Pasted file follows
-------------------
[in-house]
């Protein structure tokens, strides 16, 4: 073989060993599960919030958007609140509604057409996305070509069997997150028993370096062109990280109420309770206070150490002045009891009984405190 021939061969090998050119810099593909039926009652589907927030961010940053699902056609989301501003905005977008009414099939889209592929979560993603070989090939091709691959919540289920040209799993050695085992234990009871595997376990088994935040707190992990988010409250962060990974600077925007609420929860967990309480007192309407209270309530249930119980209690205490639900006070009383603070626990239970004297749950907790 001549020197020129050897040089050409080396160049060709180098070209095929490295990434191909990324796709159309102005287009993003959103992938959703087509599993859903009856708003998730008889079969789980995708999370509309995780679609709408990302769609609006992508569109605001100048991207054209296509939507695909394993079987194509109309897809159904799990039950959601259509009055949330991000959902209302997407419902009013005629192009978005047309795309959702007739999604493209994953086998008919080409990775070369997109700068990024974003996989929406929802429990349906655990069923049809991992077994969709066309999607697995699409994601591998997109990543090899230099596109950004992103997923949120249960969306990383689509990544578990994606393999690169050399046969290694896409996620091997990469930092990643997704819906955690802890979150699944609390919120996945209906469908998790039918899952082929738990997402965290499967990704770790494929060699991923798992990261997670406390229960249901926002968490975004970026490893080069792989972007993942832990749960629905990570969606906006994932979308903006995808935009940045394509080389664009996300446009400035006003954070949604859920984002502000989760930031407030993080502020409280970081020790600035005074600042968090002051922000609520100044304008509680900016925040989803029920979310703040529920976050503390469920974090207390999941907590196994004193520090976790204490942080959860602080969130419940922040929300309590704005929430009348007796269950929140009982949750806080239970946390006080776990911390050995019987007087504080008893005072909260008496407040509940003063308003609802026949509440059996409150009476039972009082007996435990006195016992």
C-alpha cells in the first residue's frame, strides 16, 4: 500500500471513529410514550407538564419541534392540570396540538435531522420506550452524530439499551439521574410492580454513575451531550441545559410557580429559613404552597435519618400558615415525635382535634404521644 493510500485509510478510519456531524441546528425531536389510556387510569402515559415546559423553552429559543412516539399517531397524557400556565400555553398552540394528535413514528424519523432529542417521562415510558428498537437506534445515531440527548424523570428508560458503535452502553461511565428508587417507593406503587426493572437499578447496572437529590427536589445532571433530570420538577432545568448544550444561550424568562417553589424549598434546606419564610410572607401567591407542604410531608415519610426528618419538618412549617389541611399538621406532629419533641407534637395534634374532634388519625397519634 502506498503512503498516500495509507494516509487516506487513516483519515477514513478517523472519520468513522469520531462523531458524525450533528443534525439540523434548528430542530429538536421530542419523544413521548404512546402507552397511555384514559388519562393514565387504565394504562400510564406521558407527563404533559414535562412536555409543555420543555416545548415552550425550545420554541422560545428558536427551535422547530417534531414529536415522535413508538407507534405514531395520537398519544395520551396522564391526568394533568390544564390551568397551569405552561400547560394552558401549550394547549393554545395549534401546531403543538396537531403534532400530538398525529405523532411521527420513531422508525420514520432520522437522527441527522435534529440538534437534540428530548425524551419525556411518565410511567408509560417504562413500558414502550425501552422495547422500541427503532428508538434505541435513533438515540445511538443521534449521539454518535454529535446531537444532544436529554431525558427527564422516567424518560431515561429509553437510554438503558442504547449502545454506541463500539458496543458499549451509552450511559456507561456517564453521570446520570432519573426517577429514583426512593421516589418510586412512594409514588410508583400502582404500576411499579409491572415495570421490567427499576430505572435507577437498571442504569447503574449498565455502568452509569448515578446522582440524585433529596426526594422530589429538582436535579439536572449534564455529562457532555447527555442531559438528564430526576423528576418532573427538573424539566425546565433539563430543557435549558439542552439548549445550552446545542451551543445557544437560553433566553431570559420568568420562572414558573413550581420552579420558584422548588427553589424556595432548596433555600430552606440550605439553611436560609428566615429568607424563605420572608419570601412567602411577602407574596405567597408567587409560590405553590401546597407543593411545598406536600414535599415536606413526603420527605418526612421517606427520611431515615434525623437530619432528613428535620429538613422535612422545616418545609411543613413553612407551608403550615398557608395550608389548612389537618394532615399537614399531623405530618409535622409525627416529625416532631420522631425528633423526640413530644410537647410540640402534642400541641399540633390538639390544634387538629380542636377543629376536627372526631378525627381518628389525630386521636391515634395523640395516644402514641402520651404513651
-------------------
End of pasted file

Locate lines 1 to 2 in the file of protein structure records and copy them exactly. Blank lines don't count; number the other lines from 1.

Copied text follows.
[in-house]
């Protein structure tokens, strides 16, 4: 073989060993599960919030958007609140509604057409996305070509069997997150028993370096062109990280109420309770206070150490002045009891009984405190 021939061969090998050119810099593909039926009652589907927030961010940053699902056609989301501003905005977008009414099939889209592929979560993603070989090939091709691959919540289920040209799993050695085992234990009871595997376990088994935040707190992990988010409250962060990974600077925007609420929860967990309480007192309407209270309530249930119980209690205490639900006070009383603070626990239970004297749950907790 001549020197020129050897040089050409080396160049060709180098070209095929490295990434191909990324796709159309102005287009993003959103992938959703087509599993859903009856708003998730008889079969789980995708999370509309995780679609709408990302769609609006992508569109605001100048991207054209296509939507695909394993079987194509109309897809159904799990039950959601259509009055949330991000959902209302997407419902009013005629192009978005047309795309959702007739999604493209994953086998008919080409990775070369997109700068990024974003996989929406929802429990349906655990069923049809991992077994969709066309999607697995699409994601591998997109990543090899230099596109950004992103997923949120249960969306990383689509990544578990994606393999690169050399046969290694896409996620091997990469930092990643997704819906955690802890979150699944609390919120996945209906469908998790039918899952082929738990997402965290499967990704770790494929060699991923798992990261997670406390229960249901926002968490975004970026490893080069792989972007993942832990749960629905990570969606906006994932979308903006995808935009940045394509080389664009996300446009400035006003954070949604859920984002502000989760930031407030993080502020409280970081020790600035005074600042968090002051922000609520100044304008509680900016925040989803029920979310703040529920976050503390469920974090207390999941907590196994004193520090976790204490942080959860602080969130419940922040929300309590704005929430009348007796269950929140009982949750806080239970946390006080776990911390050995019987007087504080008893005072909260008496407040509940003063308003609802026949509440059996409150009476039972009082007996435990006195016992």